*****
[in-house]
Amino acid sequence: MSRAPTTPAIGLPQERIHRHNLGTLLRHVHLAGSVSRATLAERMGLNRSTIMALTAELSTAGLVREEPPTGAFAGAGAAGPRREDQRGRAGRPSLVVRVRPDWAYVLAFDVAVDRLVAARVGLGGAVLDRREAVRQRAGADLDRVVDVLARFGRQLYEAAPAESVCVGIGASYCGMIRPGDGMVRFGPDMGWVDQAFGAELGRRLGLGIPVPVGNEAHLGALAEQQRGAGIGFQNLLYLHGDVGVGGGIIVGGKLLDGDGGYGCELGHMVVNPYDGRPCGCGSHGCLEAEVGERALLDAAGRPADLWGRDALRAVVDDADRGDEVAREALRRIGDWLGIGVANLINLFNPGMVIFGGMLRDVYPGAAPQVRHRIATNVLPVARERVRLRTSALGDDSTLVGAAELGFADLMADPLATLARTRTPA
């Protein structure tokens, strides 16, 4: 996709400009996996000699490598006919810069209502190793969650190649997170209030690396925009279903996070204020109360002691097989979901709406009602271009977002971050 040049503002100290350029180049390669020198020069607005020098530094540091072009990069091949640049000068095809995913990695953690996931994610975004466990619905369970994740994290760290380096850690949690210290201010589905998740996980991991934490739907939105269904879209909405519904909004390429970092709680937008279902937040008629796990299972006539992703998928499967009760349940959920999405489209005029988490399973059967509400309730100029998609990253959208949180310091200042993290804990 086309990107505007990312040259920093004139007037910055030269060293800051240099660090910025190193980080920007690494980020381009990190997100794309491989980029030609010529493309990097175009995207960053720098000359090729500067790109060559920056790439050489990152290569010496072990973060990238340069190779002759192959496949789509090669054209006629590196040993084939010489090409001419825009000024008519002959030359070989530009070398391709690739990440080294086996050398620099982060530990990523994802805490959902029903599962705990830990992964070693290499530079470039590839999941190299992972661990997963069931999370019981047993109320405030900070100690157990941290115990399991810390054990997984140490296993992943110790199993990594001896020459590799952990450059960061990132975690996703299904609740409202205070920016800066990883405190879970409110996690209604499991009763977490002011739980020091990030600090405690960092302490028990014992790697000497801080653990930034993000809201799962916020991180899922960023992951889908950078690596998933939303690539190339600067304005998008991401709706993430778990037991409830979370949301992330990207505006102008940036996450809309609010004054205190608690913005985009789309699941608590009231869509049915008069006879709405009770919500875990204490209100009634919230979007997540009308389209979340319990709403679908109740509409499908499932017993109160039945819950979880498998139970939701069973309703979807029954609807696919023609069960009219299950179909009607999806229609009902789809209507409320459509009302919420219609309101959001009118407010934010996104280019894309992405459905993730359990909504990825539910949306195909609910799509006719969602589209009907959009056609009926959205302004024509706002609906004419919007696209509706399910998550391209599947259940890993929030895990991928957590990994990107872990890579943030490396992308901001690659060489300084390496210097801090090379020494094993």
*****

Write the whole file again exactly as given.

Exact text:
[in-house]
Amino acid sequence: MSRAPTTPAIGLPQERIHRHNLGTLLRHVHLAGSVSRATLAERMGLNRSTIMALTAELSTAGLVREEPPTGAFAGAGAAGPRREDQRGRAGRPSLVVRVRPDWAYVLAFDVAVDRLVAARVGLGGAVLDRREAVRQRAGADLDRVVDVLARFGRQLYEAAPAESVCVGIGASYCGMIRPGDGMVRFGPDMGWVDQAFGAELGRRLGLGIPVPVGNEAHLGALAEQQRGAGIGFQNLLYLHGDVGVGGGIIVGGKLLDGDGGYGCELGHMVVNPYDGRPCGCGSHGCLEAEVGERALLDAAGRPADLWGRDALRAVVDDADRGDEVAREALRRIGDWLGIGVANLINLFNPGMVIFGGMLRDVYPGAAPQVRHRIATNVLPVARERVRLRTSALGDDSTLVGAAELGFADLMADPLATLARTRTPA
């Protein structure tokens, strides 16, 4: 996709400009996996000699490598006919810069209502190793969650190649997170209030690396925009279903996070204020109360002691097989979901709406009602271009977002971050 040049503002100290350029180049390669020198020069607005020098530094540091072009990069091949640049000068095809995913990695953690996931994610975004466990619905369970994740994290760290380096850690949690210290201010589905998740996980991991934490739907939105269904879209909405519904909004390429970092709680937008279902937040008629796990299972006539992703998928499967009760349940959920999405489209005029988490399973059967509400309730100029998609990253959208949180310091200042993290804990 086309990107505007990312040259920093004139007037910055030269060293800051240099660090910025190193980080920007690494980020381009990190997100794309491989980029030609010529493309990097175009995207960053720098000359090729500067790109060559920056790439050489990152290569010496072990973060990238340069190779002759192959496949789509090669054209006629590196040993084939010489090409001419825009000024008519002959030359070989530009070398391709690739990440080294086996050398620099982060530990990523994802805490959902029903599962705990830990992964070693290499530079470039590839999941190299992972661990997963069931999370019981047993109320405030900070100690157990941290115990399991810390054990997984140490296993992943110790199993990594001896020459590799952990450059960061990132975690996703299904609740409202205070920016800066990883405190879970409110996690209604499991009763977490002011739980020091990030600090405690960092302490028990014992790697000497801080653990930034993000809201799962916020991180899922960023992951889908950078690596998933939303690539190339600067304005998008991401709706993430778990037991409830979370949301992330990207505006102008940036996450809309609010004054205190608690913005985009789309699941608590009231869509049915008069006879709405009770919500875990204490209100009634919230979007997540009308389209979340319990709403679908109740509409499908499932017993109160039945819950979880498998139970939701069973309703979807029954609807696919023609069960009219299950179909009607999806229609009902789809209507409320459509009302919420219609309101959001009118407010934010996104280019894309992405459905993730359990909504990825539910949306195909609910799509006719969602589209009907959009056609009926959205302004024509706002609906004419919007696209509706399910998550391209599947259940890993929030895990991928957590990994990107872990890579943030490396992308901001690659060489300084390496210097801090090379020494094993």